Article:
• Half the households are renters and 94% of them did not have flood insurance
  • An estimated 211 households lost at least one car, 95 lost a heating system and 108 lost a cooling system
  • About 56% of households with property damage said they now have issues with mold.

Rising rent, unpaid bills

Even after the disaster, many of Planada’s residents reported getting few or no breaks from financial obligations, the study showed.

  • More than one-quarter of renters said landlords increased their rent or threatened to evict them
  • About 43% of households that lost work or experienced property damage also reported falling behind on bills, such as rent or mortgage payments, utilities, or both. Unpaid bills averaged $1,448 per household.

Edward Flores, one of the main authors of the study, said the Planada research highlights how insufficiently state and federal officials approach disaster aid.

A disaster can easily cause property damage and put household breadwinners out of work for days or weeks, Flores said. Undocumented residents like many in Planada already were at an economic disadvantage, he said, but regular access to unemployment benefits could have provided a better economic safety net, compared to one-time disaster payments.

“I think this underscores the point that we need something more than just disaster response policy,” Flores said. “We also need to fix those holes in the economic safety net that currently exist.”

Rudy Diaz enters his flood-damaged home wearing gloves.
Larry Valenzuela
CalMatters / CatchLight Local
Planada resident Rudy Diaz clearing out his home after a flood on Jan. 11, 2023. Diaz was taking out valuables to prevent looters from targeting his home.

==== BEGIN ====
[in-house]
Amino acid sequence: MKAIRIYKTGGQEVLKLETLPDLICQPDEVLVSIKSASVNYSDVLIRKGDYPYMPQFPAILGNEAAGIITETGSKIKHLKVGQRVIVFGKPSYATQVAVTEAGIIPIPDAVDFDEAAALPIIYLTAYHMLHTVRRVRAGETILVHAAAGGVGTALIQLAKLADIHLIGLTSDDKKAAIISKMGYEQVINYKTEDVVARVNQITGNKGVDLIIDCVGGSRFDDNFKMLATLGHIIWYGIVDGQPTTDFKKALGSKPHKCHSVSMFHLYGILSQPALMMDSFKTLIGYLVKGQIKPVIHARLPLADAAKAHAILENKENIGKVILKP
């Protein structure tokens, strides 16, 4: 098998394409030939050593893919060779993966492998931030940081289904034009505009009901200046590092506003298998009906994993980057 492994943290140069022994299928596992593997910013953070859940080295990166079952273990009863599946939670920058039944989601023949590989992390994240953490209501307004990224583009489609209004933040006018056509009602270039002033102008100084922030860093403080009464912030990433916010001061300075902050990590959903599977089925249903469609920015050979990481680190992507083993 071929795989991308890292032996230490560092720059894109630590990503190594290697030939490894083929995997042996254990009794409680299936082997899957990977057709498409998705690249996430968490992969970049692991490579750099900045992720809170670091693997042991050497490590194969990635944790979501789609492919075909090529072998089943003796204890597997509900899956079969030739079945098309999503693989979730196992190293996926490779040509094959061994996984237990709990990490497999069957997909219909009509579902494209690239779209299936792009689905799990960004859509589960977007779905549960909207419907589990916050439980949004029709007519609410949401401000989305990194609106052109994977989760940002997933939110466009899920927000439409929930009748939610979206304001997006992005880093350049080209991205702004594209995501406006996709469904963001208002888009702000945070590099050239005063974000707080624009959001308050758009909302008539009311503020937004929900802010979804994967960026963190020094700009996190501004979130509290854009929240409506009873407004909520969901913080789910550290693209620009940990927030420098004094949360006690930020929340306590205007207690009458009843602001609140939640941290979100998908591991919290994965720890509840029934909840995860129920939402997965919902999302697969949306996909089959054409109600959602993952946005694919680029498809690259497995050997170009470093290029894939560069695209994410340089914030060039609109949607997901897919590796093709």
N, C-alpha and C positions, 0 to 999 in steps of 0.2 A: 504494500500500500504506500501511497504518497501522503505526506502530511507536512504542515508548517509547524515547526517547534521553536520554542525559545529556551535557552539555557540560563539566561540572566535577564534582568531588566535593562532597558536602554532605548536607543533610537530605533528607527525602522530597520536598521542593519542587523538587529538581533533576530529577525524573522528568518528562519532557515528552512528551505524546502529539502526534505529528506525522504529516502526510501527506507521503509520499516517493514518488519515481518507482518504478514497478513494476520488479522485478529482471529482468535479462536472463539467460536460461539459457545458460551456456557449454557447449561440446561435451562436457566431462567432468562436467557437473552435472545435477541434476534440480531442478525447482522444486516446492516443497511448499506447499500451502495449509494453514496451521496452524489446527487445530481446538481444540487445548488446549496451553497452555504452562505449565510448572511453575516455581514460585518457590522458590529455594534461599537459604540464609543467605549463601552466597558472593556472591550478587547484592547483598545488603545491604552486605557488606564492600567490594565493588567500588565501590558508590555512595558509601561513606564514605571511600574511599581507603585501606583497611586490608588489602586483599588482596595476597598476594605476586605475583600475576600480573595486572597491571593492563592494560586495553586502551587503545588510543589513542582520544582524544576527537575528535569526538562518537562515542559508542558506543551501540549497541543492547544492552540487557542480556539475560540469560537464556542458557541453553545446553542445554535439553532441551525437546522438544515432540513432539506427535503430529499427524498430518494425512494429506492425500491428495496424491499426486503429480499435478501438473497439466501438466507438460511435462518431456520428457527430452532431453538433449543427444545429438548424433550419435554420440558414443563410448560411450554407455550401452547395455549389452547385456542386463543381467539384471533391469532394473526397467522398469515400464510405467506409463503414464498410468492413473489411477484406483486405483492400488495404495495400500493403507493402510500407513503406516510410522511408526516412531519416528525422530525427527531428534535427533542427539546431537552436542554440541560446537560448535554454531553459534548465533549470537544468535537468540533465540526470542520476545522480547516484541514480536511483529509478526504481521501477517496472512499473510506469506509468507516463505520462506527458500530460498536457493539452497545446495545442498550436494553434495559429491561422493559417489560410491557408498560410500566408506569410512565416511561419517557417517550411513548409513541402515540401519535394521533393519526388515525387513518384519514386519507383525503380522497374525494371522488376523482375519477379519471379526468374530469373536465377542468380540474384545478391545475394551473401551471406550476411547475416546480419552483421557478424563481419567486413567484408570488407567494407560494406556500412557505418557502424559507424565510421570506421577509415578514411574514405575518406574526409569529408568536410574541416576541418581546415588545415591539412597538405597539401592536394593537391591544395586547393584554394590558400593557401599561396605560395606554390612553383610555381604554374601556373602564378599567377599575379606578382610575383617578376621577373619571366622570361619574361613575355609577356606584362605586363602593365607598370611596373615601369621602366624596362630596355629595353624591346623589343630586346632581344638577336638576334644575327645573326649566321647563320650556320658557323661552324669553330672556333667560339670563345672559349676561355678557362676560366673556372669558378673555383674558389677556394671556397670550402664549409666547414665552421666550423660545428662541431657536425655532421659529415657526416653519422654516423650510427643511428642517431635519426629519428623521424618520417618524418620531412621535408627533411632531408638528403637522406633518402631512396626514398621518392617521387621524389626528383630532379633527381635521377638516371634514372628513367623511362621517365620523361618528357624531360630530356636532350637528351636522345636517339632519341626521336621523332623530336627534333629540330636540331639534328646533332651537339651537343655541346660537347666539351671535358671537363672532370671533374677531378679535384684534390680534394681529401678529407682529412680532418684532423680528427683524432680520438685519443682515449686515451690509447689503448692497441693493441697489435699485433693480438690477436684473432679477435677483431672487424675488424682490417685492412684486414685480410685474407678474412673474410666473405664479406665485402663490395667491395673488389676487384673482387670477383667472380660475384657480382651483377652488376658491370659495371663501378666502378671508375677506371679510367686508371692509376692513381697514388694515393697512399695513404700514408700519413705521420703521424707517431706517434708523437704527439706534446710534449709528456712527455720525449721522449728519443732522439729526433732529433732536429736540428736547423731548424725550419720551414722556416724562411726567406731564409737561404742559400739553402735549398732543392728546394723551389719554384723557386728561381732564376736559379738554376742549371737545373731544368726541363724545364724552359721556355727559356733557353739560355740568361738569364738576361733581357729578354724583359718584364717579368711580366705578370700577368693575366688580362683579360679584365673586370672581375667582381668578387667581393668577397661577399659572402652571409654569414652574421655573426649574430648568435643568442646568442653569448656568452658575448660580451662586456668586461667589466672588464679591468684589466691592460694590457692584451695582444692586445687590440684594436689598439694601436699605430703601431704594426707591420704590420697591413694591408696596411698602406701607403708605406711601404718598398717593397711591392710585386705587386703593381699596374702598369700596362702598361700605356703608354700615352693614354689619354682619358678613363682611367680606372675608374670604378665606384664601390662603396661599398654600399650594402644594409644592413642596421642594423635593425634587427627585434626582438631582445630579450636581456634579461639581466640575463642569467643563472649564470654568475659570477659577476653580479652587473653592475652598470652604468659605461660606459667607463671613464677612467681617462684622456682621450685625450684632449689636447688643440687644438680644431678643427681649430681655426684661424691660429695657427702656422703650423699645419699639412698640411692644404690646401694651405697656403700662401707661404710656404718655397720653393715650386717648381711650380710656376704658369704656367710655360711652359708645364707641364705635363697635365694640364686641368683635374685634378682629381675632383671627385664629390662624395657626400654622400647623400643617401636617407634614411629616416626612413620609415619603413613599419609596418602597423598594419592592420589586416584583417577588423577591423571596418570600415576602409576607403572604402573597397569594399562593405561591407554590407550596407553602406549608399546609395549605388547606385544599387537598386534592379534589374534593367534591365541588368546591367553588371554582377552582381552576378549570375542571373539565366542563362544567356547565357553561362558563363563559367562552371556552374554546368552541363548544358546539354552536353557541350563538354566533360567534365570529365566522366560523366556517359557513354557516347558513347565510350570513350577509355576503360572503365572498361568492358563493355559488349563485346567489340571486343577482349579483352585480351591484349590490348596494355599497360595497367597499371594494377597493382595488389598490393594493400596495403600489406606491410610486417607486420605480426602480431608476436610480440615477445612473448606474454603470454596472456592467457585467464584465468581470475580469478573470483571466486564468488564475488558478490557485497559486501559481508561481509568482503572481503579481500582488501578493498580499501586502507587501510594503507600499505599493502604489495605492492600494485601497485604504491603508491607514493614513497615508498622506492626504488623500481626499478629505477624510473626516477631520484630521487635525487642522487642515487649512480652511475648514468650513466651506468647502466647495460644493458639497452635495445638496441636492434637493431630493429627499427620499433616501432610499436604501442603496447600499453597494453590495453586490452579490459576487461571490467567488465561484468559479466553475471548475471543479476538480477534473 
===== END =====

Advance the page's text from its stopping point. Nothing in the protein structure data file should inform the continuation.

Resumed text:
California is due to begin dispensing millions in direct financial assistance in June to undocumented residents like those in Planada who are ineligible for federal disaster aid.

The new program, called Storm Assistance for Immigrants Project, could give qualifying households up to $4,500 if they experienced damage from storms and flooding this year and are in counties designated major disaster zones that were approved for individual assistance from FEMA. Partnering nonprofits will help the state verify which applicants are eligible.

Disaster aid vs. unemployment checks

California lawmakers are considering a few different funding options that could also help Planada flooding victims. One, a budget proposal, would allocate $20 million for flood recovery and disaster response in Planada, as well as an additional $20 million for the same purpose in Pajaro, a farmworking town in Monterey County in similar straits.

Lawmakers are also considering legislation that would grant undocumented workers a version of unemployment insurance.

The proposed budget – still undergoing changes amid negotiations with the governor’s office – does not include appropriations for expanding unemployment insurance. Instead, it recommends a working group study the issue during the next legislative session.

Flores believes unemployment benefits would be more helpful to undocumented people trying to recover from floods. The $300 a week per worker proposed by the still-pending legislation would provide more economic security, he said, than the new plan for disaster relief.

“I think this is the beginning of very long and difficult conversations that we need to have about what economic and climate resilience means in a context when we have an increasing threat of climate disasters,” Flores said. “It’s easier to talk about when we didn’t have a pandemic and catastrophic wildfires and floods … It’s harder to have these conversations about the aid that is needed, but it’s important if this is the way the world is increasingly evolving towards, then we have to be prepared.”